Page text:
One of the more tricky aspects of SEO is link building. This is something that can be extremely tedious at times but also gives you the opportunity to be quite creative. How creative you need to be really depends on the market you are in.
Certain markets are extremely competitive and require you to pull out all the stops to keep up. Recently there was some controversy caused by a blog post over at the Red Cardinal centered around GoCompare and their link building tactics. It appears GoCompare have a company who offer webmasters content in return for a link.
What’s a Company To Do
This is something that interests me. I have a number of clients in ultra competitive markets. It’s extremely difficult to keep up with competitors link building techniques and not break Google’s TOS. Although what GoCompare did may of violated Google’s TOS and their email may of been worded incorrectly, providing webmasters with free content isn’t the worst thing you can do in return for a link. At least you are providing something of value for the webmaster and if the content is good (fulfills a need, is informative) then you are also providing content for the search engines and users. The one thing most webmasters need is always good content.
Food For Thought
A client should always have the final say in what they are ok with in terms of a link building strategy. The SEO engineer working on this should be completely up front in any risks involved in the strategy. For example, when looking at competitors in the food industry, I noted the company MyDisk.co.uk appearing quite heavily in the search engines for a number of competitive keywords. Looking at their back links it’s clear at some point they engaged in some pretty poor linking strategies. Having lots of links from cookie cutter sites like (nice photos):
will not get you any real lift in the search engines and worse still, if you over cook that strategy, you may find your business is gone overnight (although no proper business should be reliant on Google traffic to survive).
The problem is some markets are simply over crowded and although Google would state good content will attract links naturally. This isn’t much use if all your competitors are bending the rules and not getting penalized for it. Although pagerank was the original answer to ensuring the *right* site appeared top for selected keywords, it’s flawed in a number of ways. In an interview between Aaron wall and Fantomaster there are some great points made by Fantomaster on this topic. Not least the line “And if I happen to link to some article of yours I happen to be in violent disagreement with, trying to refute it in all bitterness, and ridiculing you on the same stride – does that link constitute a “vote” even in terms of “relevancy”?”.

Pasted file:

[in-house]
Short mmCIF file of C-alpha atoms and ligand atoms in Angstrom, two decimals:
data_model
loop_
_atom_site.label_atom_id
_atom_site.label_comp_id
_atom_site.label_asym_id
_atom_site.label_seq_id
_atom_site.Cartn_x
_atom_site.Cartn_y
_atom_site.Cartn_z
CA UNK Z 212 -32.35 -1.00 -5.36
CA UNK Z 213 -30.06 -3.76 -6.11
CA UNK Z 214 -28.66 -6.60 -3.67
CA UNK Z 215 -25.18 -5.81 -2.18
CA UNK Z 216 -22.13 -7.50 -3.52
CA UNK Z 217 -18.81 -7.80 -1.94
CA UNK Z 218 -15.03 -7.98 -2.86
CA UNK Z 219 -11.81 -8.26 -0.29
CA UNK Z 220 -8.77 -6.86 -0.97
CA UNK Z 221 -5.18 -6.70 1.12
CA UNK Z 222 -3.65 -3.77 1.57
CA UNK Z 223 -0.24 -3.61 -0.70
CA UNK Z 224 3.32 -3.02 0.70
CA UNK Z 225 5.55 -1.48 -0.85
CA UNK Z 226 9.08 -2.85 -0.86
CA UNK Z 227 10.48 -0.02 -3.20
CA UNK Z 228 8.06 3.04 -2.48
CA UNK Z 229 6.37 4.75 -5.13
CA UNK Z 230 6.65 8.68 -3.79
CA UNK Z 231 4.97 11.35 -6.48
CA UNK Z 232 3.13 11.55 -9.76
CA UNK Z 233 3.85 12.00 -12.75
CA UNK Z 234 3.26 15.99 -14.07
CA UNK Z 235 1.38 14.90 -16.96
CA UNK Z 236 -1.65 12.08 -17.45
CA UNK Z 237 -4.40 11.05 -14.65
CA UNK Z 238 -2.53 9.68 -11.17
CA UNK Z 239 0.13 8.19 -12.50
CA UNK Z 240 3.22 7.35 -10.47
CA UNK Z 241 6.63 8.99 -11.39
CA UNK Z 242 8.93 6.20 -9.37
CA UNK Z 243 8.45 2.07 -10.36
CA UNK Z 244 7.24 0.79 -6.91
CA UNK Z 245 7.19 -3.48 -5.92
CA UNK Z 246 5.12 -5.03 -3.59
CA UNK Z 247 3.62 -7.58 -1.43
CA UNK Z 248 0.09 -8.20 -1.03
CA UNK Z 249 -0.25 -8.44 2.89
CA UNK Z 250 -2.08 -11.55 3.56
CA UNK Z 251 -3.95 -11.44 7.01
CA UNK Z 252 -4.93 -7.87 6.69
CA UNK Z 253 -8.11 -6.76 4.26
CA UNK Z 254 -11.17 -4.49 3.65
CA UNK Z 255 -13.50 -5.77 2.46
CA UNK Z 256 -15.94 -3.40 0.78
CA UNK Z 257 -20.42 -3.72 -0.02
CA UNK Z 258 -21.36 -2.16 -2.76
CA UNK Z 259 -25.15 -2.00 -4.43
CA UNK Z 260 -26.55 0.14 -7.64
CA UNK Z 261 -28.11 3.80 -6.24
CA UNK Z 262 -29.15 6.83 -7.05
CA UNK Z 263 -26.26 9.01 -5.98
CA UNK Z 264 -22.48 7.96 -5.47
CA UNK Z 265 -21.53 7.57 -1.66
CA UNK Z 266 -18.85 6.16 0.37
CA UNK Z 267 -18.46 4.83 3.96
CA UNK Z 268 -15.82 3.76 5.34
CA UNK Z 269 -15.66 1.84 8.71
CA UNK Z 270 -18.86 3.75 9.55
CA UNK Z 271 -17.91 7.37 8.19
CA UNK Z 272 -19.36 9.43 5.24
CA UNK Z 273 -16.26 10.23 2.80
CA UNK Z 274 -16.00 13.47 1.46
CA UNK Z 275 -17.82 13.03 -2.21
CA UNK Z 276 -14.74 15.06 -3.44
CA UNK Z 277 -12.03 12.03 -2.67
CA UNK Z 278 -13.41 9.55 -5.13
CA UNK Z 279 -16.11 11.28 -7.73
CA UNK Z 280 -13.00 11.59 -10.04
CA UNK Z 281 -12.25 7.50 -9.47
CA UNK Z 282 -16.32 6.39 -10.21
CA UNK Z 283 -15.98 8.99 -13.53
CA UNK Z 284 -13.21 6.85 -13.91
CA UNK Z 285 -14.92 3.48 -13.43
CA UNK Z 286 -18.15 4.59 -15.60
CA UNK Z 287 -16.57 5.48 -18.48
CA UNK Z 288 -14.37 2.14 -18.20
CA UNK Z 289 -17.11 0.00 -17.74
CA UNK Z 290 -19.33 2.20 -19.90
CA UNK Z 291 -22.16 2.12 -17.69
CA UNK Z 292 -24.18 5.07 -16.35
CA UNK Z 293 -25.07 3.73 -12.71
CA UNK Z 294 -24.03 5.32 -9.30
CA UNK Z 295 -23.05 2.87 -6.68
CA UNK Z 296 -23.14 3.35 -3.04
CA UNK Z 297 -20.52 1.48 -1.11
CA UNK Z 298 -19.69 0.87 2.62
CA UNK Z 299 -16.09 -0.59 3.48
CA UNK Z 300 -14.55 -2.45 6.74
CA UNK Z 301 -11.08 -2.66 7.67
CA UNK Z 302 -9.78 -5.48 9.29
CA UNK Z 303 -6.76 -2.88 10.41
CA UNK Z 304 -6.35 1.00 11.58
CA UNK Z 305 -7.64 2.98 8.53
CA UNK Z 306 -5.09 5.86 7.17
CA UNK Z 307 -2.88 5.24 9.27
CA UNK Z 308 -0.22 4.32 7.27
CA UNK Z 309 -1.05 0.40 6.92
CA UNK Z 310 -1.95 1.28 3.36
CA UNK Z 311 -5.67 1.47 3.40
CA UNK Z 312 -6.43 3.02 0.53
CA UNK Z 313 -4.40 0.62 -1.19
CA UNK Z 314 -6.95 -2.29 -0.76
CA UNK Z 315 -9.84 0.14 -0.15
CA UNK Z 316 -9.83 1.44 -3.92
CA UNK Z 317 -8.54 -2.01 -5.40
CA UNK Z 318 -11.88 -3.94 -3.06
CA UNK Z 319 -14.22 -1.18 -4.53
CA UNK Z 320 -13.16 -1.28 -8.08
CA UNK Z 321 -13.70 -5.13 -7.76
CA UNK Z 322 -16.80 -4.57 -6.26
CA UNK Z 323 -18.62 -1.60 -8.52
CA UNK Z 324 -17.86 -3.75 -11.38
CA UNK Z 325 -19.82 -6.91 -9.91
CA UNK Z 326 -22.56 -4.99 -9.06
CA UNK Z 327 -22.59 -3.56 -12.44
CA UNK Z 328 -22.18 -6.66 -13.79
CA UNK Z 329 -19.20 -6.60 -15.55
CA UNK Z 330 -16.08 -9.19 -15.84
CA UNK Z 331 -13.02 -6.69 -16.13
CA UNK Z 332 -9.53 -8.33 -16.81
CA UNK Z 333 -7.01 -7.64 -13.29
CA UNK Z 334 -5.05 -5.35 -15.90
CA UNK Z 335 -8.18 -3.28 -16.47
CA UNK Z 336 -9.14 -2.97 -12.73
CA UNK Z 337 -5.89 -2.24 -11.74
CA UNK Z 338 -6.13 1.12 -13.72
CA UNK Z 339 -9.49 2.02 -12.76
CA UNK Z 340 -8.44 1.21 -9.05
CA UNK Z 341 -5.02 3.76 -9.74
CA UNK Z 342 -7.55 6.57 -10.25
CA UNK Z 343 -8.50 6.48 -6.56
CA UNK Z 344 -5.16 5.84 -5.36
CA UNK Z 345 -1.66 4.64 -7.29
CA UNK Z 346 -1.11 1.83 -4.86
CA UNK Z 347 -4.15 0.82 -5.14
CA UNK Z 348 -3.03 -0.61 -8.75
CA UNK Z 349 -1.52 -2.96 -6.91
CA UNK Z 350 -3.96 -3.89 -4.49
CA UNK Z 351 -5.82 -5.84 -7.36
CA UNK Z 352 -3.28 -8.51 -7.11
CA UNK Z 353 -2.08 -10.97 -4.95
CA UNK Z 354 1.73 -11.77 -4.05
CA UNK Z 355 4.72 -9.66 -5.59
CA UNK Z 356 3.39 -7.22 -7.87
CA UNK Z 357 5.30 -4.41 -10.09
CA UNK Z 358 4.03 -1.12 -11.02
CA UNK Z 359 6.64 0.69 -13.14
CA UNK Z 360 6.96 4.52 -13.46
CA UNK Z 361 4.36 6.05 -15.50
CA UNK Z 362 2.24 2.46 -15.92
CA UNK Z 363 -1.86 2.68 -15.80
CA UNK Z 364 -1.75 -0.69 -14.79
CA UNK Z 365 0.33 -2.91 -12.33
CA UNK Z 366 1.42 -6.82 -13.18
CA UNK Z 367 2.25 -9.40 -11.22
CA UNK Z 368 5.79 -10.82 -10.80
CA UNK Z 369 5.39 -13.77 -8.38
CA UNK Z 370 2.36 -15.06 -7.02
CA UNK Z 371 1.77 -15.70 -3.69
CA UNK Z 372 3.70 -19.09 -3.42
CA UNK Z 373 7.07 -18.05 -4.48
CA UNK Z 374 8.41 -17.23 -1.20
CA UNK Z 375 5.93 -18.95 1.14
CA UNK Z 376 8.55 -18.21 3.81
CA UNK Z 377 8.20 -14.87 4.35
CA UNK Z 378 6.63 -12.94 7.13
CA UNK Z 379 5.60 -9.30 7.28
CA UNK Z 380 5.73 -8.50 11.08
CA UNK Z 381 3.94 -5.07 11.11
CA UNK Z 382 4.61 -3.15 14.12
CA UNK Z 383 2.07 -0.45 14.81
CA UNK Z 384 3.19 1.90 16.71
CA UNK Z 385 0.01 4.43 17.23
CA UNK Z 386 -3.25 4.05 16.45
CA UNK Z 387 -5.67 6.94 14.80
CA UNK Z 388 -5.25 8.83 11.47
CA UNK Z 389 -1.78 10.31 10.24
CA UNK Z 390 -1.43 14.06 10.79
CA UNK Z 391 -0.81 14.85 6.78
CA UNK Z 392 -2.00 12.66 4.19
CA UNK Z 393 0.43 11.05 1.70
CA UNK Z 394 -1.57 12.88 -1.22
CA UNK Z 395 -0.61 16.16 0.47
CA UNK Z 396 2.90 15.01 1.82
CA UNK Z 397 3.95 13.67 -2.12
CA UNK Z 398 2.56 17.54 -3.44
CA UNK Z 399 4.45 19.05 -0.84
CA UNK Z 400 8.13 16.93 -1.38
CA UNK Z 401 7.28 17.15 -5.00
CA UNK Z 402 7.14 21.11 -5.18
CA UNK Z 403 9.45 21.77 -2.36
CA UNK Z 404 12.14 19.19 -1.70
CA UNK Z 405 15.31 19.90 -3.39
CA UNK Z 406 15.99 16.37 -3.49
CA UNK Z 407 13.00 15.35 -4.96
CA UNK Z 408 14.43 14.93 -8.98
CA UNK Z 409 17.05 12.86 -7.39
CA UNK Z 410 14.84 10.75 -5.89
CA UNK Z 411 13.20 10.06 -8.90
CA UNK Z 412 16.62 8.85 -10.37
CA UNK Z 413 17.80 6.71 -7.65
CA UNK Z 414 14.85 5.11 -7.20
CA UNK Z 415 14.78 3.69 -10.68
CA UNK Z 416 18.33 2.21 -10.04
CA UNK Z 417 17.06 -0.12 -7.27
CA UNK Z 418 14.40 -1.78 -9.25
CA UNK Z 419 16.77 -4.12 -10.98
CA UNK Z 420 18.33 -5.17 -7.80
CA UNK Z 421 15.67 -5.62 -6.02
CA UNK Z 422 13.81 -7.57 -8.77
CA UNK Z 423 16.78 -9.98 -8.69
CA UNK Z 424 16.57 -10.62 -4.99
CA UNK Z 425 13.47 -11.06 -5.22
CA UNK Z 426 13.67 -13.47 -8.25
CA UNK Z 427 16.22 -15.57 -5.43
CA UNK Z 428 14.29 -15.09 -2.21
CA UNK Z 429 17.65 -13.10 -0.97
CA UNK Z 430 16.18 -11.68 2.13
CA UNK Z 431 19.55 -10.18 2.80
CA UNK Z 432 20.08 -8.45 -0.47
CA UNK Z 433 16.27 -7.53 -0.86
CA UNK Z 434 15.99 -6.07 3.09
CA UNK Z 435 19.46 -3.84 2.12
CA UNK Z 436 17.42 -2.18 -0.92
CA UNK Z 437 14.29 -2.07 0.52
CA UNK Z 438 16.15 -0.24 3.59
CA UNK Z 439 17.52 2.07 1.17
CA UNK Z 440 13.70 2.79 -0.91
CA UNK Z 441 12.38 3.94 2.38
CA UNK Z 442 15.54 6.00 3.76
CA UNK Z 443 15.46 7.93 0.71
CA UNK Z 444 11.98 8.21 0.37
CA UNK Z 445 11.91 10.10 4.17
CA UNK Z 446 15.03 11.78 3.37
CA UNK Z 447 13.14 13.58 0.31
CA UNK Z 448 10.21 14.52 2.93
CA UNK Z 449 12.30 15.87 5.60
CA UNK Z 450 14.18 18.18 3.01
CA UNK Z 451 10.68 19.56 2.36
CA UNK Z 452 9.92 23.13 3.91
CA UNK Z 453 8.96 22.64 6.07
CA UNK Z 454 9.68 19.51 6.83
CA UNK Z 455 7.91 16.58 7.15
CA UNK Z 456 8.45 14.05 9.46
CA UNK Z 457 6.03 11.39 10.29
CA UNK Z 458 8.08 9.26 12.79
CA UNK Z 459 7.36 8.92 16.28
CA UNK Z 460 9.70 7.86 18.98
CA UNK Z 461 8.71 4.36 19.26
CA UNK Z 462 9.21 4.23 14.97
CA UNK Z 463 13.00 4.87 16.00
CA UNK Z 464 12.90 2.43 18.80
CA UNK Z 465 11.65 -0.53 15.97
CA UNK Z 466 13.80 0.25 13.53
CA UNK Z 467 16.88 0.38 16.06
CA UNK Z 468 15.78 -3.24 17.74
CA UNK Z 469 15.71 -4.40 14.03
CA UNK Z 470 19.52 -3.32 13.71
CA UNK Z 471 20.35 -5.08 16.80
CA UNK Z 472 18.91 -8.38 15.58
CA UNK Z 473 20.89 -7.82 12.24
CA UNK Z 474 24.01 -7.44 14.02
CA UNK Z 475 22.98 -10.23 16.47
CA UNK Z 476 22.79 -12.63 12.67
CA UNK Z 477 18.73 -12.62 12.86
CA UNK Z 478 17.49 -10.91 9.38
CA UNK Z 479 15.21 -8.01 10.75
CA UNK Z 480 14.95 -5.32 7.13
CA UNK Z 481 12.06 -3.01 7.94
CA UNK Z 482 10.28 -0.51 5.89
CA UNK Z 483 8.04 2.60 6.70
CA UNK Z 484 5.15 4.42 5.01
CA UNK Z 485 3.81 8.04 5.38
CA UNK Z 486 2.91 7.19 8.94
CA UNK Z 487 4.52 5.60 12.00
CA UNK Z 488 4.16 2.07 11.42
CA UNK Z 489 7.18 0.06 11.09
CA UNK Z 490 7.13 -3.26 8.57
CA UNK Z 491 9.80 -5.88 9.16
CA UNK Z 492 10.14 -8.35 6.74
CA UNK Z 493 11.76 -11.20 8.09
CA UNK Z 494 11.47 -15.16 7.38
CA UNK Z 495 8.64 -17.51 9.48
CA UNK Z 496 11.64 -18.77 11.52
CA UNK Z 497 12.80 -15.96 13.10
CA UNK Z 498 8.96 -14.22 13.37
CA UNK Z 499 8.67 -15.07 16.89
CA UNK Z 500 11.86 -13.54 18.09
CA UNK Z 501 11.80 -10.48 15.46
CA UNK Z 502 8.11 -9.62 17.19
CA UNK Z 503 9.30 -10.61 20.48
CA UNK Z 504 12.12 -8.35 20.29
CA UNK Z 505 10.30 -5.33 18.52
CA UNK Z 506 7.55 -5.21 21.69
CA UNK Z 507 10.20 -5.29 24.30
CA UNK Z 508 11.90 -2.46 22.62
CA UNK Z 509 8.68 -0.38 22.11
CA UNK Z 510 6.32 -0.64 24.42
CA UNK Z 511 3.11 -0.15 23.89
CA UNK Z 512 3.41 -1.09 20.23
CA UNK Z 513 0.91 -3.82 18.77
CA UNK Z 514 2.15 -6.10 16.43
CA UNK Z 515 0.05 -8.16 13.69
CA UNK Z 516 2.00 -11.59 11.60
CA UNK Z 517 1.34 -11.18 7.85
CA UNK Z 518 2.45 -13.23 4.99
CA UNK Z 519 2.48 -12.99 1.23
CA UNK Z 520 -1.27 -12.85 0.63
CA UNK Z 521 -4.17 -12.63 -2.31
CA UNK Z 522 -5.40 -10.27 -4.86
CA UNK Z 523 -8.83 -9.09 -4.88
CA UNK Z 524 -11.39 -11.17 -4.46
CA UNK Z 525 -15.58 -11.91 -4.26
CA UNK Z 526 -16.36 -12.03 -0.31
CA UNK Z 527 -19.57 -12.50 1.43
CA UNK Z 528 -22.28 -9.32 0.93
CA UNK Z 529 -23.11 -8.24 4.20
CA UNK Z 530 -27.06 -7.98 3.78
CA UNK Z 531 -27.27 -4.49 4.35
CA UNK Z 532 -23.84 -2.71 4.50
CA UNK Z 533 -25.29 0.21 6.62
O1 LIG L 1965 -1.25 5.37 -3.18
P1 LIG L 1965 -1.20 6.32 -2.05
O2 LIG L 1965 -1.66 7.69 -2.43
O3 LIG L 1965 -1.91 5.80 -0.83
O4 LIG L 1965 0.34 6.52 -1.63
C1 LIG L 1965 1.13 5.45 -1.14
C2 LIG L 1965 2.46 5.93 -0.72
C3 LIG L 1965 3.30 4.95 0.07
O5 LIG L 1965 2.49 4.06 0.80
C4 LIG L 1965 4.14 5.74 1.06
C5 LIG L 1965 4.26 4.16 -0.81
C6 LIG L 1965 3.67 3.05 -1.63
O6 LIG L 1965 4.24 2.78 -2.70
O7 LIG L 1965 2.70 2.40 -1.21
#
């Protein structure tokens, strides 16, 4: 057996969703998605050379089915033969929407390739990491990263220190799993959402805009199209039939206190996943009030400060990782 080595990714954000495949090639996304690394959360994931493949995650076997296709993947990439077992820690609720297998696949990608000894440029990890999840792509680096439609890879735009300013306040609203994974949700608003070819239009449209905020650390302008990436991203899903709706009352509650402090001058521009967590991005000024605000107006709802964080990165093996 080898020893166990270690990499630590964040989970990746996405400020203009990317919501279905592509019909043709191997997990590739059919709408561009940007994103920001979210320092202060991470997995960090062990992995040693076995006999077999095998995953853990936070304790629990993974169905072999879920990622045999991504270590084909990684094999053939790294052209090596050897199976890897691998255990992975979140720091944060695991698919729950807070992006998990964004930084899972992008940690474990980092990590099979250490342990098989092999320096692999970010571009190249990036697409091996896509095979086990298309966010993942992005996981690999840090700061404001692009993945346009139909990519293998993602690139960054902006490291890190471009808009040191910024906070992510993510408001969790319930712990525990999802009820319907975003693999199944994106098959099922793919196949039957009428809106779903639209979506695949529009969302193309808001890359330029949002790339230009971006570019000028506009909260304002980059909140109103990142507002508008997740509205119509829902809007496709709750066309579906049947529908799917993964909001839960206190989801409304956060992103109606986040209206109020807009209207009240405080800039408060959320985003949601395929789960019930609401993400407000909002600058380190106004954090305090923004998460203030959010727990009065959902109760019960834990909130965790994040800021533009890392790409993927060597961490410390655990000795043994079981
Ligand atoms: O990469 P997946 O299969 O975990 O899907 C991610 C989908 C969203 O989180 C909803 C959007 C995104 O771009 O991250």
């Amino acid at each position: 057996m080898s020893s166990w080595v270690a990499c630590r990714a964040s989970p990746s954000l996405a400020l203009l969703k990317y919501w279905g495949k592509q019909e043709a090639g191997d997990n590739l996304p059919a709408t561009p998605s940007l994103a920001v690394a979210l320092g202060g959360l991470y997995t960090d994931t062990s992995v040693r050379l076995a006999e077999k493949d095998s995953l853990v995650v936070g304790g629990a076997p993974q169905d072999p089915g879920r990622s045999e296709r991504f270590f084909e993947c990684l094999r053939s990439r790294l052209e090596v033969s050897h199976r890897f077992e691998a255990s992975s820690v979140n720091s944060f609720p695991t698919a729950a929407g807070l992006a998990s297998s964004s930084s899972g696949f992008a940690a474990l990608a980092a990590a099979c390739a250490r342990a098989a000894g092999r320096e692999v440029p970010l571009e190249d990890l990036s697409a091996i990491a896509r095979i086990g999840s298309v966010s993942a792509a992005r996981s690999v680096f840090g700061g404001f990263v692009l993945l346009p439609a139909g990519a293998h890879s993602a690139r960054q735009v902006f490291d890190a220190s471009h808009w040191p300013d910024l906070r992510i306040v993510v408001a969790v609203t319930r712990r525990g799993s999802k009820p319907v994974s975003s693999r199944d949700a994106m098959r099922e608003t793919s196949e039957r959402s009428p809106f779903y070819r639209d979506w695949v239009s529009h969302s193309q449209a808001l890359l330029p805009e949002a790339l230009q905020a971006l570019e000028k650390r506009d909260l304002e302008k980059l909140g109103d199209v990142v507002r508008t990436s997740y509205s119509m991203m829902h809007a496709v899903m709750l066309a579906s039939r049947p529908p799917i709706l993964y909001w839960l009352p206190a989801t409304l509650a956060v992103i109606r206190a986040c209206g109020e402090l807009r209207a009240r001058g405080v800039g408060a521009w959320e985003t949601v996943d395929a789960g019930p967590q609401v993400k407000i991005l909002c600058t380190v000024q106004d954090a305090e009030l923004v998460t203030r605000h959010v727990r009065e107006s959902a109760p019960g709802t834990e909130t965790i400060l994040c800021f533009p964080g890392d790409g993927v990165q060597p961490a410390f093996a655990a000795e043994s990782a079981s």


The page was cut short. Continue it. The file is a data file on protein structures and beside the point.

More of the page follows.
This is a great point and is something that is particularly relevant to the countless link bait articles that do the rounds (I am sure everyone remembers the SEO is dead brigade). When should a link count as a vote and when shouldn’t it. The nofollow tag helps with this matter but you cannot expect all webmasters to use this tag each time they link out but don’t want to pass a vote.
The Move to Social Buzz
Link building is still part of an overall algorithm and anything reliant on machine generate code is open to gaming and link building is no different. The quest for pagerank has increased the amount of spam on the internet. Google recently changed their algorithm again to try and combat black hatters. But at times it seems they are fighting a losing battle.
The answer to this problem may lie in a patent filed back in 2006 around FriendRank. Some key points from this are:
“Google is going to provide an advertising server, that will target advertising to all, some or just on the profile of the most highly ranked (by Google) social site user’s profiles.”
“And That Google can currently and in the past, determine which social site users are “influencers” as Google in their own words says that they “rank” users of social sites.”
This could be one of the solutions to Google’s over reliance on pagerank. Ranking sites based on social buzz, would in theory, help to ensure all rankings are legitimate and verified by your community (which is what pagerank attempts to do). How your brand is mentioned and how many people are pushing your content to the top of social bookmark sites could all be used as evidence that you are an authority on a certain topic.
But this again is open to debate. It was recently cited that Digg is controlled by the “Digg Mafia”, most of the content that reaches the first page is put there by 10% of the users. It will be interesting to see what changes Google have in store over the next year around this subject.
What do you feel about link building in aggressive markets, are you prepared to bend the rules to keep up ??
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